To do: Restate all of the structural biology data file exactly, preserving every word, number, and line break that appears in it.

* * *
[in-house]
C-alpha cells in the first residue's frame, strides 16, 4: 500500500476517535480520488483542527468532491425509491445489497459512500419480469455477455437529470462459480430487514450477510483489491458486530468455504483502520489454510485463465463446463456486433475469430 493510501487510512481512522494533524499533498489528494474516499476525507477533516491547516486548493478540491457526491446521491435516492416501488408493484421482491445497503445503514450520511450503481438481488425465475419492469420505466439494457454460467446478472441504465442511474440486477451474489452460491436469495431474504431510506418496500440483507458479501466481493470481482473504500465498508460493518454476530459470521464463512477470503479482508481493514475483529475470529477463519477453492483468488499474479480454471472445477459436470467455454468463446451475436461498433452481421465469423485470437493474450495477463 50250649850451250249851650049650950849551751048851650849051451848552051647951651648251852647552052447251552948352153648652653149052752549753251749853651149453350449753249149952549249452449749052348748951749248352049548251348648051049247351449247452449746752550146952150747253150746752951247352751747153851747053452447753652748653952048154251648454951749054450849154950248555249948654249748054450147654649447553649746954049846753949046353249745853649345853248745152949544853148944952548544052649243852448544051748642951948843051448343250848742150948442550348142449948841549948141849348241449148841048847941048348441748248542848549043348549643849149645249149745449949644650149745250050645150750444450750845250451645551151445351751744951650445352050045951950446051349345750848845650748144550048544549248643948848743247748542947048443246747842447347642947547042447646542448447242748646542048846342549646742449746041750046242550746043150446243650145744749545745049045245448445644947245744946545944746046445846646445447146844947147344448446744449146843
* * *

[in-house]
C-alpha cells in the first residue's frame, strides 16, 4: 500500500476517535480520488483542527468532491425509491445489497459512500419480469455477455437529470462459480430487514450477510483489491458486530468455504483502520489454510485463465463446463456486433475469430 493510501487510512481512522494533524499533498489528494474516499476525507477533516491547516486548493478540491457526491446521491435516492416501488408493484421482491445497503445503514450520511450503481438481488425465475419492469420505466439494457454460467446478472441504465442511474440486477451474489452460491436469495431474504431510506418496500440483507458479501466481493470481482473504500465498508460493518454476530459470521464463512477470503479482508481493514475483529475470529477463519477453492483468488499474479480454471472445477459436470467455454468463446451475436461498433452481421465469423485470437493474450495477463 50250649850451250249851650049650950849551751048851650849051451848552051647951651648251852647552052447251552948352153648652653149052752549753251749853651149453350449753249149952549249452449749052348748951749248352049548251348648051049247351449247452449746752550146952150747253150746752951247352751747153851747053452447753652748653952048154251648454951749054450849154950248555249948654249748054450147654649447553649746954049846753949046353249745853649345853248745152949544853148944952548544052649243852448544051748642951948843051448343250848742150948442550348142449948841549948141849348241449148841048847941048348441748248542848549043348549643849149645249149745449949644650149745250050645150750444450750845250451645551151445351751744951650445352050045951950446051349345750848845650748144550048544549248643948848743247748542947048443246747842447347642947547042447646542448447242748646542048846342549646742449746041750046242550746043150446243650145744749545745049045245448445644947245744946545944746046445846646445447146844947147344448446744449146843